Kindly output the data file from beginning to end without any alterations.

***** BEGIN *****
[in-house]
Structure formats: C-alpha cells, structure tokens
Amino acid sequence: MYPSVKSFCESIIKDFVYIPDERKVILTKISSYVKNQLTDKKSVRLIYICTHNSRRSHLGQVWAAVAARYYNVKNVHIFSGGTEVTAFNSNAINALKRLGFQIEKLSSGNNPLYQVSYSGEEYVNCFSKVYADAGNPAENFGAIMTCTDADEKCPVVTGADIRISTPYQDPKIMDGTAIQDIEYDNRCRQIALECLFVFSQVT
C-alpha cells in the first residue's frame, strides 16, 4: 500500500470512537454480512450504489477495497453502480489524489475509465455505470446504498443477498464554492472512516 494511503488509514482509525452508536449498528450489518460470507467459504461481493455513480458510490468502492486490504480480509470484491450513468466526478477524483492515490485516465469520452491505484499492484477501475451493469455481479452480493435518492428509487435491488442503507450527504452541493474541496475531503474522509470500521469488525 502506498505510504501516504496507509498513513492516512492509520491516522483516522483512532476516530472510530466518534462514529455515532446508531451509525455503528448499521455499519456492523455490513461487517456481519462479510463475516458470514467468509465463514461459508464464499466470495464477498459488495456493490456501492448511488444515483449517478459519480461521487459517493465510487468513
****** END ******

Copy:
[in-house]
Structure formats: C-alpha cells, structure tokens
Amino acid sequence: MYPSVKSFCESIIKDFVYIPDERKVILTKISSYVKNQLTDKKSVRLIYICTHNSRRSHLGQVWAAVAARYYNVKNVHIFSGGTEVTAFNSNAINALKRLGFQIEKLSSGNNPLYQVSYSGEEYVNCFSKVYADAGNPAENFGAIMTCTDADEKCPVVTGADIRISTPYQDPKIMDGTAIQDIEYDNRCRQIALECLFVFSQVT
C-alpha cells in the first residue's frame, strides 16, 4: 500500500470512537454480512450504489477495497453502480489524489475509465455505470446504498443477498464554492472512516 494511503488509514482509525452508536449498528450489518460470507467459504461481493455513480458510490468502492486490504480480509470484491450513468466526478477524483492515490485516465469520452491505484499492484477501475451493469455481479452480493435518492428509487435491488442503507450527504452541493474541496475531503474522509470500521469488525 502506498505510504501516504496507509498513513492516512492509520491516522483516522483512532476516530472510530466518534462514529455515532446508531451509525455503528448499521455499519456492523455490513461487517456481519462479510463475516458470514467468509465463514461459508464464499466470495464477498459488495456493490456501492448511488444515483449517478459519480461521487459517493465510487468513